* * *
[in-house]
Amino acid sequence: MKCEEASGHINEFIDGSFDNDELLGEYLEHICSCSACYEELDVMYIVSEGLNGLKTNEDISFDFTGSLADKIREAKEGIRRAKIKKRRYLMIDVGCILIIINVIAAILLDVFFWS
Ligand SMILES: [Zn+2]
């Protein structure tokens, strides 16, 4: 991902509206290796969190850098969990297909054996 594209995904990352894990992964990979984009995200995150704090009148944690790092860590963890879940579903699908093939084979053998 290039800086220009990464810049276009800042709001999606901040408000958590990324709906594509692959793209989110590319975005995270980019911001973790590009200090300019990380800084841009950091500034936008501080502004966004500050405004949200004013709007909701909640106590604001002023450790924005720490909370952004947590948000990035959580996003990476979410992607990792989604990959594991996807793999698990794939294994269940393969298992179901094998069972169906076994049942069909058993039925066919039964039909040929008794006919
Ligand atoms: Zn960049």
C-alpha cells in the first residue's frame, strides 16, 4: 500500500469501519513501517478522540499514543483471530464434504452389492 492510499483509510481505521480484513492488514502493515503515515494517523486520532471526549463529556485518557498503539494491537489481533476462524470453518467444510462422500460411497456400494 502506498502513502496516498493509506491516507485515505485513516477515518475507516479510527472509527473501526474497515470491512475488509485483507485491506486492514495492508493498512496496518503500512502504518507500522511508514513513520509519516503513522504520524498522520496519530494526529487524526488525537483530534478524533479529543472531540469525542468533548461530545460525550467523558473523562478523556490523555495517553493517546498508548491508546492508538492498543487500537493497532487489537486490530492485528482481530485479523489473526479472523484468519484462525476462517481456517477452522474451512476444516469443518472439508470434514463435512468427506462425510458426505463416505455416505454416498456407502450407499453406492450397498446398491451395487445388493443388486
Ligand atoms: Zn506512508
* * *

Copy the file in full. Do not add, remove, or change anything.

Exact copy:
[in-house]
Amino acid sequence: MKCEEASGHINEFIDGSFDNDELLGEYLEHICSCSACYEELDVMYIVSEGLNGLKTNEDISFDFTGSLADKIREAKEGIRRAKIKKRRYLMIDVGCILIIINVIAAILLDVFFWS
Ligand SMILES: [Zn+2]
């Protein structure tokens, strides 16, 4: 991902509206290796969190850098969990297909054996 594209995904990352894990992964990979984009995200995150704090009148944690790092860590963890879940579903699908093939084979053998 290039800086220009990464810049276009800042709001999606901040408000958590990324709906594509692959793209989110590319975005995270980019911001973790590009200090300019990380800084841009950091500034936008501080502004966004500050405004949200004013709007909701909640106590604001002023450790924005720490909370952004947590948000990035959580996003990476979410992607990792989604990959594991996807793999698990794939294994269940393969298992179901094998069972169906076994049942069909058993039925066919039964039909040929008794006919
Ligand atoms: Zn960049």
C-alpha cells in the first residue's frame, strides 16, 4: 500500500469501519513501517478522540499514543483471530464434504452389492 492510499483509510481505521480484513492488514502493515503515515494517523486520532471526549463529556485518557498503539494491537489481533476462524470453518467444510462422500460411497456400494 502506498502513502496516498493509506491516507485515505485513516477515518475507516479510527472509527473501526474497515470491512475488509485483507485491506486492514495492508493498512496496518503500512502504518507500522511508514513513520509519516503513522504520524498522520496519530494526529487524526488525537483530534478524533479529543472531540469525542468533548461530545460525550467523558473523562478523556490523555495517553493517546498508548491508546492508538492498543487500537493497532487489537486490530492485528482481530485479523489473526479472523484468519484462525476462517481456517477452522474451512476444516469443518472439508470434514463435512468427506462425510458426505463416505455416505454416498456407502450407499453406492450397498446398491451395487445388493443388486
Ligand atoms: Zn506512508